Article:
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The number of unnecessary amputations in the ravaged Gaza Strip is "huge" not least due to the lack of specialists such as vascular surgeons, the World Health Organisation warned on Thursday.
The organisation's Emergency Medical Teams co-ordinator Sean Casey said he has been seeing amputees "everywhere", as he spoke to reporters from Rafah in southern Gaza.
"There are huge numbers and we don’t have a clear tally. Many of them are, unfortunately, last-resort amputations to save a life" due to infections, he said.
Communications blackouts and the overwhelming influx of the injured are making it difficult to assess the situation accurately in Gaza.
Since October 7, more than 20,000 Palestinians have been killed, mostly women and children, and more than 50,000 injured, according to the Ministry of Health in Gaza.
Doctors say they are doing their best to save lives, even if it means cutting off limbs, without clean water and a proper system for post-operative care in a healthcare system that has been annihilated.
Even when food and water are available, Mr Casey said many people are bedridden and are physically unable to move to get access.
While delivering medical supplies to hospitals such as Al Shifa in Gaza's south, and elsewhere, Mr Casey says the prevalence of hunger has been striking, as people in the most physically gruelling situations still ask for food over medicine.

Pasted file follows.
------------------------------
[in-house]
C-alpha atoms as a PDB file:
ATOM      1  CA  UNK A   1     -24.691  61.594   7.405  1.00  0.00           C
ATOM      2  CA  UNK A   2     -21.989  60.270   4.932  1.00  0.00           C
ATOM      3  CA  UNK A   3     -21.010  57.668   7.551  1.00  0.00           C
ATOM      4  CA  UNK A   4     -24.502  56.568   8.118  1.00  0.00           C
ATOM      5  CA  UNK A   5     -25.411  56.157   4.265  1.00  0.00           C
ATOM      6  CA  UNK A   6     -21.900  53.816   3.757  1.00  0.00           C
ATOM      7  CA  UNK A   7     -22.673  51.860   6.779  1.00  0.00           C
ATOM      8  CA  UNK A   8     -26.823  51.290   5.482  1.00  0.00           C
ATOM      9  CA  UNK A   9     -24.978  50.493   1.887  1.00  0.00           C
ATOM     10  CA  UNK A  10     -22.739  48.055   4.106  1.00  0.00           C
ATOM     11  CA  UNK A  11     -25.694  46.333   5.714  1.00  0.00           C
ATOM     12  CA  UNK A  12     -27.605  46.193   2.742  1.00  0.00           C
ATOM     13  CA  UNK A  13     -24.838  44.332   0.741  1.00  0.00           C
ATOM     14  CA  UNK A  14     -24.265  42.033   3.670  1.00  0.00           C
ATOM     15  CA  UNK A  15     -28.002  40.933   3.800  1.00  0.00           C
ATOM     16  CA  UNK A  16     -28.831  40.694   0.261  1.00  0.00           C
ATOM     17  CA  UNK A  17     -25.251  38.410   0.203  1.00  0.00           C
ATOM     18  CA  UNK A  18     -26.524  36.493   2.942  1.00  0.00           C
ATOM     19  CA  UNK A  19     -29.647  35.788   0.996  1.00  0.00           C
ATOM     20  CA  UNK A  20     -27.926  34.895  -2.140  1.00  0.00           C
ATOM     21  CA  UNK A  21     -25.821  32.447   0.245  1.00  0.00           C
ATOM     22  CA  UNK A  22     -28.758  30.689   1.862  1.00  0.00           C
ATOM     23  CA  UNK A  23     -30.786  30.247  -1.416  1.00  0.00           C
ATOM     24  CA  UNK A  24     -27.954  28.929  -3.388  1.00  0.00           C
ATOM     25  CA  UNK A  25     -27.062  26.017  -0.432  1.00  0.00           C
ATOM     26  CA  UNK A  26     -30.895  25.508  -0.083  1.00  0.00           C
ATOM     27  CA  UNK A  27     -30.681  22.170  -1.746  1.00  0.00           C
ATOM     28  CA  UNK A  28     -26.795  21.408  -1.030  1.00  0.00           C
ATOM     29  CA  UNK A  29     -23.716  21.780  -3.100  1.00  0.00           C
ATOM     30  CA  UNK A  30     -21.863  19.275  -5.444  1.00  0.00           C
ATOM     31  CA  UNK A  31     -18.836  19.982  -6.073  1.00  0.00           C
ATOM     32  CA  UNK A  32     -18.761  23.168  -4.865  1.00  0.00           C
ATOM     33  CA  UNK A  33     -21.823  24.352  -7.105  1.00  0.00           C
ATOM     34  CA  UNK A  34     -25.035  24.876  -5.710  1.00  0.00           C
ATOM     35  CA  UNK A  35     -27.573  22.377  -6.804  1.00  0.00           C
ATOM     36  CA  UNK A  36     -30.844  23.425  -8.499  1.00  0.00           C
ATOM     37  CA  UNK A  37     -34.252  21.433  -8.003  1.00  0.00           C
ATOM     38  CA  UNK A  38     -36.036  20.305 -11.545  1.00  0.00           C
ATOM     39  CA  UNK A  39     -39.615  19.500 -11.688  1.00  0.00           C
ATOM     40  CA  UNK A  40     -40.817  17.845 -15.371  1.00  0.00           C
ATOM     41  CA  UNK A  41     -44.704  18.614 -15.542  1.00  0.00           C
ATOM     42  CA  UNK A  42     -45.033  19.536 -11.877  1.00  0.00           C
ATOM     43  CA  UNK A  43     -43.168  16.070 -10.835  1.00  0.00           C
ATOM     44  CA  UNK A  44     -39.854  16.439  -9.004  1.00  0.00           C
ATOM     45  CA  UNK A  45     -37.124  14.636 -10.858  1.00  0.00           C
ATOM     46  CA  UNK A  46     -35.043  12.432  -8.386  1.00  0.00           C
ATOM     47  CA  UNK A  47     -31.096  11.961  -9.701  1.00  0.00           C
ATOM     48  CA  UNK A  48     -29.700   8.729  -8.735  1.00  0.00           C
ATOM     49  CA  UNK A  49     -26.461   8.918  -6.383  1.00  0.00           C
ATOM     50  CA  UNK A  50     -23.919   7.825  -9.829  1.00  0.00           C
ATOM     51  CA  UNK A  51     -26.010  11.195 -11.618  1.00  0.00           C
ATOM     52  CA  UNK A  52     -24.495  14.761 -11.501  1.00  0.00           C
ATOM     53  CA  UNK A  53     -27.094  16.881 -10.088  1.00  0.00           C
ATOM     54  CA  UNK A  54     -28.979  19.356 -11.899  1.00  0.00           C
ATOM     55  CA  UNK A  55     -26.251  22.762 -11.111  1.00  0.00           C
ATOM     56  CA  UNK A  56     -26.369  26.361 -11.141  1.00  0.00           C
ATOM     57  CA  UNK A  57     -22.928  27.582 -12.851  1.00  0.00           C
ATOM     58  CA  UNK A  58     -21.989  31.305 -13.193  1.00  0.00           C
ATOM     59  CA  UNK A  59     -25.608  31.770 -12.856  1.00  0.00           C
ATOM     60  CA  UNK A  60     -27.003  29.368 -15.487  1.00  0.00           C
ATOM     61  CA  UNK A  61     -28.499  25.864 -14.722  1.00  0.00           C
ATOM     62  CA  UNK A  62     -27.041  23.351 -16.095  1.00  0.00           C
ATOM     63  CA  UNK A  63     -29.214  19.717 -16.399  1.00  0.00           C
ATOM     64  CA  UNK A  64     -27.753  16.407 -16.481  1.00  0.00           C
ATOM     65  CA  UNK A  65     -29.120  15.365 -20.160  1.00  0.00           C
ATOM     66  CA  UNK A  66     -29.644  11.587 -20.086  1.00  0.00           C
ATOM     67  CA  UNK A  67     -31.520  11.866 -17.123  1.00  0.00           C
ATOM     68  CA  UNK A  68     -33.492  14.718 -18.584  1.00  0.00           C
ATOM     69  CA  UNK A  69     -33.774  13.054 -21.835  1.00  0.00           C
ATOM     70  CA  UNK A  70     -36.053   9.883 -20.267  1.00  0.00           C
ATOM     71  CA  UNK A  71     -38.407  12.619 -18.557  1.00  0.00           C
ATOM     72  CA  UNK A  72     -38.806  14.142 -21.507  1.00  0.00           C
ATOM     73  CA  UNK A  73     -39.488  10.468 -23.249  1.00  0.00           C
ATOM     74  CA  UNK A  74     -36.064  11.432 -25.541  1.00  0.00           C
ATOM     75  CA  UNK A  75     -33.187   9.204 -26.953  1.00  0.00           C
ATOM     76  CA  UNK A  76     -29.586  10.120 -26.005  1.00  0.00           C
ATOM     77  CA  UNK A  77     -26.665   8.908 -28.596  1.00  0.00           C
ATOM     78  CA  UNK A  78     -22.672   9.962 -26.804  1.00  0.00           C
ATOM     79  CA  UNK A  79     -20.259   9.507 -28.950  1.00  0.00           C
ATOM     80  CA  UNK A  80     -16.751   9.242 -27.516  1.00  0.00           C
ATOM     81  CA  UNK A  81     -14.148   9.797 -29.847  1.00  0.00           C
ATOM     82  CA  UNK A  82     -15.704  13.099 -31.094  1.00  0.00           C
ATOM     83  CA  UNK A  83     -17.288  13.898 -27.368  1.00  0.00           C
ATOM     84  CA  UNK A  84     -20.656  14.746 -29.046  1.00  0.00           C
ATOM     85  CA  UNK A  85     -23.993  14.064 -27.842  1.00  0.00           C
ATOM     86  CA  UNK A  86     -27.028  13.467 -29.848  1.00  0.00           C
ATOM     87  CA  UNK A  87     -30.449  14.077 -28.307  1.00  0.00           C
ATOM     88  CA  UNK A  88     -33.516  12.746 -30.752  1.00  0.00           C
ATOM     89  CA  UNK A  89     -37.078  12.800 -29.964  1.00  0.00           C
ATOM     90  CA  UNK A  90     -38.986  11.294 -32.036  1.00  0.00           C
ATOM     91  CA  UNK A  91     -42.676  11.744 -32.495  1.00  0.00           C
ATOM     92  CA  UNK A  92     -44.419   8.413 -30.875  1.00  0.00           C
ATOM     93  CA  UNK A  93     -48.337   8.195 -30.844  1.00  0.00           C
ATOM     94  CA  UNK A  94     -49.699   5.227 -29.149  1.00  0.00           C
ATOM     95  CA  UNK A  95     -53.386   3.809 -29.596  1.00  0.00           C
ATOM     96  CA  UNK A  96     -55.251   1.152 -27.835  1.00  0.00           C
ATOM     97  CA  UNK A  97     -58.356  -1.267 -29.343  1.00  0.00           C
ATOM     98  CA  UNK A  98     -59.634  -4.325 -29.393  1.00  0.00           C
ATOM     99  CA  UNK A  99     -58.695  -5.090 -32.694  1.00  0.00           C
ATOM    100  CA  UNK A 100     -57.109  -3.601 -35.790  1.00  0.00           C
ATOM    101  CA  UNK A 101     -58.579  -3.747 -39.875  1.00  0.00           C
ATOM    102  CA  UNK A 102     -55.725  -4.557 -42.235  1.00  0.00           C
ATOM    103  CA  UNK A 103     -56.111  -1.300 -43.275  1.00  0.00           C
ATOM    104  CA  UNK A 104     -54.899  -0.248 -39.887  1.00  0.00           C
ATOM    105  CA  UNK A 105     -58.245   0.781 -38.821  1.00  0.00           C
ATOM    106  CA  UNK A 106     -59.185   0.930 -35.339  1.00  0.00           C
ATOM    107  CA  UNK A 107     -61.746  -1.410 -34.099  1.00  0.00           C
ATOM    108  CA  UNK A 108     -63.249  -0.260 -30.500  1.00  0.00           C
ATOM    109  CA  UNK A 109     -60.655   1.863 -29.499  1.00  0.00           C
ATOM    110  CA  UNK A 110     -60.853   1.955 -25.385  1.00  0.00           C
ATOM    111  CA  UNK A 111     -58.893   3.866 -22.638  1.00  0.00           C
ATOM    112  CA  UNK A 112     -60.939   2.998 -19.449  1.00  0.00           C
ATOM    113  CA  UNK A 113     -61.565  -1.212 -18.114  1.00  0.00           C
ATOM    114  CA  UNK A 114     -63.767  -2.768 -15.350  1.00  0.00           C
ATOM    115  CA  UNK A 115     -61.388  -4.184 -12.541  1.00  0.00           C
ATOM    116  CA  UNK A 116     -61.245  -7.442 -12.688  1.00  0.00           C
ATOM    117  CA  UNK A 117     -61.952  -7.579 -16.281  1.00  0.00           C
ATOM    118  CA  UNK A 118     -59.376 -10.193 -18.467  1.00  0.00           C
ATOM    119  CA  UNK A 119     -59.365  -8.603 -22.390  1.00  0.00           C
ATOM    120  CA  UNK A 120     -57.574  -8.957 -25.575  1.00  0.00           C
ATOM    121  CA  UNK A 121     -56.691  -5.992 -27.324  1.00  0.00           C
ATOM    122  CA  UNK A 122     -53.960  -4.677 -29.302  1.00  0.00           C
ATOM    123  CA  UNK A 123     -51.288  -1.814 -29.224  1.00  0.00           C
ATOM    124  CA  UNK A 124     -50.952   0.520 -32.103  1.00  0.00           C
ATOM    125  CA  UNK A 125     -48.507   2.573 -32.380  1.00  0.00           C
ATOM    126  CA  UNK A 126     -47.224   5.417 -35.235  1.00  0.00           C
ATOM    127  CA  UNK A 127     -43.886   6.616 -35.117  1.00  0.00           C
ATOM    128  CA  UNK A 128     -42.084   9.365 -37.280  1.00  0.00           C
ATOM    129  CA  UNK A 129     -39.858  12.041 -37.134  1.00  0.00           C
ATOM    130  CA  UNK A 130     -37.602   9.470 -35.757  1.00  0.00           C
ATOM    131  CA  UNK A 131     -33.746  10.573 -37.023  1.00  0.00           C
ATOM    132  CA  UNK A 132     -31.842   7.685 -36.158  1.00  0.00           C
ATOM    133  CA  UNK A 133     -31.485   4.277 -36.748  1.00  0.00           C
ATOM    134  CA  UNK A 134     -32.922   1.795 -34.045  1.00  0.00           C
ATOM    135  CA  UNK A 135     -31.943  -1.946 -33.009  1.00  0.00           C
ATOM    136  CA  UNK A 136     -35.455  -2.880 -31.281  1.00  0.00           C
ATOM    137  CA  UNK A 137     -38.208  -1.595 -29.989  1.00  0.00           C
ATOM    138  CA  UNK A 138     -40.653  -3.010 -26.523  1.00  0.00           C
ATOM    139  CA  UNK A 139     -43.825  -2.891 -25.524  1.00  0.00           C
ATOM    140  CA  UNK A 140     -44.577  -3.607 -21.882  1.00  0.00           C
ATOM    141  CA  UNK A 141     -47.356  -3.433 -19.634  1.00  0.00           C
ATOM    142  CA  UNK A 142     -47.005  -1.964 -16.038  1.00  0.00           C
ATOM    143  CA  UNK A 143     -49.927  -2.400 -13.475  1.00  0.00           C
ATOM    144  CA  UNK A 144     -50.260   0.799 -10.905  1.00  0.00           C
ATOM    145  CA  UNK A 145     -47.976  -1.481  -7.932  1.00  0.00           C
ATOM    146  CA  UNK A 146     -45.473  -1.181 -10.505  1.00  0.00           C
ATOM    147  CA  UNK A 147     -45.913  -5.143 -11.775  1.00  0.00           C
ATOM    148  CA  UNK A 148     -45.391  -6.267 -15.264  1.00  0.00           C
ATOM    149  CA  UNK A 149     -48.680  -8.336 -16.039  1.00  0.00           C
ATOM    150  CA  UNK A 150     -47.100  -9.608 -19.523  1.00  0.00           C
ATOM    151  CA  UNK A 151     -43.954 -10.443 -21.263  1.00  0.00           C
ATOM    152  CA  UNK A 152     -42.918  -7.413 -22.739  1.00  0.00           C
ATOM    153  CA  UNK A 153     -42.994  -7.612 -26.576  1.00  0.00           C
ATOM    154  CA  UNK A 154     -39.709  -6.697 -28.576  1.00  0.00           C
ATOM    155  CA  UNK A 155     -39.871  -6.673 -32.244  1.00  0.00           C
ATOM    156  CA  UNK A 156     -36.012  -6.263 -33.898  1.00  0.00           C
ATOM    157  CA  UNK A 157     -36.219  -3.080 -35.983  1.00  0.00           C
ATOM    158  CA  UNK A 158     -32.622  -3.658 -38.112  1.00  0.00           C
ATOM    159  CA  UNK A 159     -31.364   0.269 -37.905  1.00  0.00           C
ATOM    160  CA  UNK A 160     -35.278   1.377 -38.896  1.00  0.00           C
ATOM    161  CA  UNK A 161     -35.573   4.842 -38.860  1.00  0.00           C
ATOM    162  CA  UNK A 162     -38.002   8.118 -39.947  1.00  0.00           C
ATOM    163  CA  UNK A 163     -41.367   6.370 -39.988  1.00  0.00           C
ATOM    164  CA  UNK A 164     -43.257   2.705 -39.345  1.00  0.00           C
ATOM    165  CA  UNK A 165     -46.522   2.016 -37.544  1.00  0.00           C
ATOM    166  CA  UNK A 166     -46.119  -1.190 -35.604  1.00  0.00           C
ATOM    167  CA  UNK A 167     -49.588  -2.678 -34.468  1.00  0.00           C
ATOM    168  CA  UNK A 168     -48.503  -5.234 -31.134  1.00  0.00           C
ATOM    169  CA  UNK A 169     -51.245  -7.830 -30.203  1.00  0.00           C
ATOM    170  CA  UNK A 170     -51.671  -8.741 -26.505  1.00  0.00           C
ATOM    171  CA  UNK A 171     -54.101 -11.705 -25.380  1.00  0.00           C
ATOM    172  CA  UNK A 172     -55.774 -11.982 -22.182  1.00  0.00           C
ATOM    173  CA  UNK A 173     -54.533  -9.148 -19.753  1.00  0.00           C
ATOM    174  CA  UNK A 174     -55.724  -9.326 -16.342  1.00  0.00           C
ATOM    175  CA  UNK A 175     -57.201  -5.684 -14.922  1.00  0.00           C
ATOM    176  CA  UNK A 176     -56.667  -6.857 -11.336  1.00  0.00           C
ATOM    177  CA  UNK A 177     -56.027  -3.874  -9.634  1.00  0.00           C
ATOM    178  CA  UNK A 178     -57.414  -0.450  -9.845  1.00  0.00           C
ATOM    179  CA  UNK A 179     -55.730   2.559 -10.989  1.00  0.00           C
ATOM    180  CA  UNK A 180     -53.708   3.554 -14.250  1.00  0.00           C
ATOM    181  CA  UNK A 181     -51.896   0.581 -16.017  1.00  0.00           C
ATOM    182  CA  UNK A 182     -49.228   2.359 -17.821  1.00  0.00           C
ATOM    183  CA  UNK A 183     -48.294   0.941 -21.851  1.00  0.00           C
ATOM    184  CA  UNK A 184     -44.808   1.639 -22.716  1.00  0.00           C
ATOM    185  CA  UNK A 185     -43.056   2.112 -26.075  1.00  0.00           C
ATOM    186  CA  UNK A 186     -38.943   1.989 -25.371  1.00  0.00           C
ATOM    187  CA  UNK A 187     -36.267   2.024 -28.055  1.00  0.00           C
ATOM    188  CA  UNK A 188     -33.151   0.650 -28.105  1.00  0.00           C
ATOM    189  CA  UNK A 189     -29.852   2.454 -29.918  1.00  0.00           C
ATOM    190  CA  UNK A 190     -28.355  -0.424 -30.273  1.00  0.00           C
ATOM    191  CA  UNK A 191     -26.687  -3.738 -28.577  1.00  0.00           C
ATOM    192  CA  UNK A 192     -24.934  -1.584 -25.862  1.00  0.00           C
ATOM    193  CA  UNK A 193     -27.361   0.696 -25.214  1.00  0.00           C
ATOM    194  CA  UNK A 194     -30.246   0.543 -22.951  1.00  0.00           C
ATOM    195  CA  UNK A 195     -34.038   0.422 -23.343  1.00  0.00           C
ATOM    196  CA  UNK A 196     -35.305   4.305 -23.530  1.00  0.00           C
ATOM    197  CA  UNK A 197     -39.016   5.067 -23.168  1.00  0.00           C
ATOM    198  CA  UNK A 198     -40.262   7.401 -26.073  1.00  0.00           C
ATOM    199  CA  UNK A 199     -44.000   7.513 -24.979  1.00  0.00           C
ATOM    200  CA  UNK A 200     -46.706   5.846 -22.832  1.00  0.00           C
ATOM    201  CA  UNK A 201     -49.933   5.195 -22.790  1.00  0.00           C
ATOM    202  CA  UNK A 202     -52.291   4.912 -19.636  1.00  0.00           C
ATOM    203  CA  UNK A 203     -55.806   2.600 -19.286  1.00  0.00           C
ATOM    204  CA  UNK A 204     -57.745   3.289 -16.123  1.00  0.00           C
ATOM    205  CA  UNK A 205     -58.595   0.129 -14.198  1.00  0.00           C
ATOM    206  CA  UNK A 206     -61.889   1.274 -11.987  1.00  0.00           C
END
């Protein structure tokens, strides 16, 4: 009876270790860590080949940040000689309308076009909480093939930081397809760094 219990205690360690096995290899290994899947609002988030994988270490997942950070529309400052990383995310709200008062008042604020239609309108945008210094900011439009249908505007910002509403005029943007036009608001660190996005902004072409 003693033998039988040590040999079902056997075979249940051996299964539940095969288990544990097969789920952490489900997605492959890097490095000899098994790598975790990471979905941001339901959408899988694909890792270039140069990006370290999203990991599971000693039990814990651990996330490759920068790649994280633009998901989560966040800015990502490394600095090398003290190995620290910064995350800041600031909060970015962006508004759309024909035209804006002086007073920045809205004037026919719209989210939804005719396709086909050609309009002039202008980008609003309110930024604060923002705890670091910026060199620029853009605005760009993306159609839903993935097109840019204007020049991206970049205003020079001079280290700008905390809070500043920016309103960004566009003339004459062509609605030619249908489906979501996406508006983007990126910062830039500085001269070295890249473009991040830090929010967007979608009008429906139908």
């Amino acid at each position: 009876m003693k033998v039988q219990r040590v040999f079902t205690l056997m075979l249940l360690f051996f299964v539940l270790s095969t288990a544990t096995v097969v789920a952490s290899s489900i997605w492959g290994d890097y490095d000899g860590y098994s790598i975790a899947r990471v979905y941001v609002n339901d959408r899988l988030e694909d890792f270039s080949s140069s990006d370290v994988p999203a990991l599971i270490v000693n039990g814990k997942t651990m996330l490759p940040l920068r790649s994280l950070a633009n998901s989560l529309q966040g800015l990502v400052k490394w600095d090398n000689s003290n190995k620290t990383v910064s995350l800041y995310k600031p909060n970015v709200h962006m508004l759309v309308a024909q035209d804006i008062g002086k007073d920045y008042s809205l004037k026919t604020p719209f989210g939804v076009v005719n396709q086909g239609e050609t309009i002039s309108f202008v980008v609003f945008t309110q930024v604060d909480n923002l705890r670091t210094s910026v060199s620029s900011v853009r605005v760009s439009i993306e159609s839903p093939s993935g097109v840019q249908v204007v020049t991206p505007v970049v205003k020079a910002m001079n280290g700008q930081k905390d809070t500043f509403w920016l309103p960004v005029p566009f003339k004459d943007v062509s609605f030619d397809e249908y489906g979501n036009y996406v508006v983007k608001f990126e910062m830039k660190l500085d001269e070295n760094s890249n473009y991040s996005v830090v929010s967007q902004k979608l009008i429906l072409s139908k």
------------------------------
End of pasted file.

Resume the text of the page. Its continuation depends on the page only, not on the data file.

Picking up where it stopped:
"I walk around in emergency rooms and people with open, bleeding wounds ask for food. If that’s not an indication of the desperation, I don’t know what is."
NGOs have been increasingly reporting instances where people have been jumping on lorries they believe contain food and clean water, in a bid to obtain some for themselves and their families.
Gaza's children are getting only 10 per cent of the water they need, at only 1.5 to 2 litres a day, with "barely a drop to drink" left, the UN said on Wednesday.
"We move around Gaza for medical supplies and people rush to our trucks hoping it’s food," Mr Casey said. "When we say it’s medical supplies, they move out of the way and clear the rubble for us."
Mr Casey, who has had experience in South Sudan, Iraq and Liberia, said he has never witnessed the type of "avoidable suffering" that he is seeing in Gaza.
He said one woman wanted to make a plea to him for help, but couldn't speak because she was so dehydrated.
Speaking from Jerusalem, WHO representative in Gaza, Richard Peeperkorn, said the lack of food was affecting healthcare workers themselves, as some are having to "scavenge" for sustenance.
Even the WHO's own teams are struggling, with only 30 per cent of their members working.
The rest, Mr Peeperkorn said, are in "survival mode". Despite the figures being reported every day by various NGOs and UN organisations on the ground, he said the situation is worse than it seems.
"Sometimes I feel that voices are not heard enough. The misery is much larger than people think."
Still, there is work being done to alleviate the suffering.
Last week, the WHO participated in a joint UN mission to Al Shifa Hospital in Gaza's north to deliver supplies. They called it a hospital in need of "resuscitation".
While missions such as this are being carried out and attempts to deliver fuel to hospitals and desalination plants to provide clean water are being made, in response to a question on when it would be considered "too late" for Gaza, Mr Casey said: "We're already too late."